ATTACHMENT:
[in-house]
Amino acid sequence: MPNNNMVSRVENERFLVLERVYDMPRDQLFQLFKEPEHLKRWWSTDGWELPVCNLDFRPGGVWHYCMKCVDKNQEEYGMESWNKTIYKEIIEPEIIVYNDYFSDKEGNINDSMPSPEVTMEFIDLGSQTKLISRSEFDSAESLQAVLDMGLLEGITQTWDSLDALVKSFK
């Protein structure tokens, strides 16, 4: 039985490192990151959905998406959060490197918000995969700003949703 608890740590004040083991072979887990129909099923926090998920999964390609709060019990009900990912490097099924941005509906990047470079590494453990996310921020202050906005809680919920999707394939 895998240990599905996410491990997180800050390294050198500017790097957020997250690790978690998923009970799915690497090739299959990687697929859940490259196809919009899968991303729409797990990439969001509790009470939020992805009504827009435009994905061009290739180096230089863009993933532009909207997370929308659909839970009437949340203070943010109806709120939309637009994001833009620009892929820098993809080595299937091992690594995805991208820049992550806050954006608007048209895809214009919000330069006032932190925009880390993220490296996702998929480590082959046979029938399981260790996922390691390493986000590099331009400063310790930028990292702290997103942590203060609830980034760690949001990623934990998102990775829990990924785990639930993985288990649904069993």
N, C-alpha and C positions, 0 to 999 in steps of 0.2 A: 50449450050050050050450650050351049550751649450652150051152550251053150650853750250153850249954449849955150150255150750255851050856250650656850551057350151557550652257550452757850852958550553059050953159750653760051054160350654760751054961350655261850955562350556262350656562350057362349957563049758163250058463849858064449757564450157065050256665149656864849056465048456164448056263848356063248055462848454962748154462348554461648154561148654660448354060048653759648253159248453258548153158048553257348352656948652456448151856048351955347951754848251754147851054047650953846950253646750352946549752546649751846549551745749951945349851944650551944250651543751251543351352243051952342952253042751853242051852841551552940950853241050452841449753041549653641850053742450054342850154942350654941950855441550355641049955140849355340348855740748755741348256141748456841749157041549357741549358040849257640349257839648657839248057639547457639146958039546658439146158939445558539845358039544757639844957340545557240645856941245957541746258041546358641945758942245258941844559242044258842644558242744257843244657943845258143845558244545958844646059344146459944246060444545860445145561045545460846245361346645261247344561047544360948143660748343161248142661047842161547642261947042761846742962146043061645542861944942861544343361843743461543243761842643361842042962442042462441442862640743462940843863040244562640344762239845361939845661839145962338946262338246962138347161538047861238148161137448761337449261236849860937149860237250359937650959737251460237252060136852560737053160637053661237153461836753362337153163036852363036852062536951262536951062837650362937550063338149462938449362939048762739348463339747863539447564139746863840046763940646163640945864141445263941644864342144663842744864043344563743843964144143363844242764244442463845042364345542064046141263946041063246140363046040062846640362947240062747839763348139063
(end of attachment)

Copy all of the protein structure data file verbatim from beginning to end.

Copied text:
[in-house]
Amino acid sequence: MPNNNMVSRVENERFLVLERVYDMPRDQLFQLFKEPEHLKRWWSTDGWELPVCNLDFRPGGVWHYCMKCVDKNQEEYGMESWNKTIYKEIIEPEIIVYNDYFSDKEGNINDSMPSPEVTMEFIDLGSQTKLISRSEFDSAESLQAVLDMGLLEGITQTWDSLDALVKSFK
């Protein structure tokens, strides 16, 4: 039985490192990151959905998406959060490197918000995969700003949703 608890740590004040083991072979887990129909099923926090998920999964390609709060019990009900990912490097099924941005509906990047470079590494453990996310921020202050906005809680919920999707394939 895998240990599905996410491990997180800050390294050198500017790097957020997250690790978690998923009970799915690497090739299959990687697929859940490259196809919009899968991303729409797990990439969001509790009470939020992805009504827009435009994905061009290739180096230089863009993933532009909207997370929308659909839970009437949340203070943010109806709120939309637009994001833009620009892929820098993809080595299937091992690594995805991208820049992550806050954006608007048209895809214009919000330069006032932190925009880390993220490296996702998929480590082959046979029938399981260790996922390691390493986000590099331009400063310790930028990292702290997103942590203060609830980034760690949001990623934990998102990775829990990924785990639930993985288990649904069993």
N, C-alpha and C positions, 0 to 999 in steps of 0.2 A: 50449450050050050050450650050351049550751649450652150051152550251053150650853750250153850249954449849955150150255150750255851050856250650656850551057350151557550652257550452757850852958550553059050953159750653760051054160350654760751054961350655261850955562350556262350656562350057362349957563049758163250058463849858064449757564450157065050256665149656864849056465048456164448056263848356063248055462848454962748154462348554461648154561148654660448354060048653759648253159248453258548153158048553257348352656948652456448151856048351955347951754848251754147851054047650953846950253646750352946549752546649751846549551745749951945349851944650551944250651543751251543351352243051952342952253042751853242051852841551552940950853241050452841449753041549653641850053742450054342850154942350654941950855441550355641049955140849355340348855740748755741348256141748456841749157041549357741549358040849257640349257839648657839248057639547457639146958039546658439146158939445558539845358039544757639844957340545557240645856941245957541746258041546358641945758942245258941844559242044258842644558242744257843244657943845258143845558244545958844646059344146459944246060444545860445145561045545460846245361346645261247344561047544360948143660748343161248142661047842161547642261947042761846742962146043061645542861944942861544343361843743461543243761842643361842042962442042462441442862640743462940843863040244562640344762239845361939845661839145962338946262338246962138347161538047861238148161137448761337449261236849860937149860237250359937650959737251460237252060136852560737053160637053661237153461836753362337153163036852363036852062536951262536951062837650362937550063338149462938449362939048762739348463339747863539447564139746863840046763940646163640945864141445263941644864342144663842744864043344563743843964144143363844242764244442463845042364345542064046141263946041063246140363046040062846640362947240062747839763348139063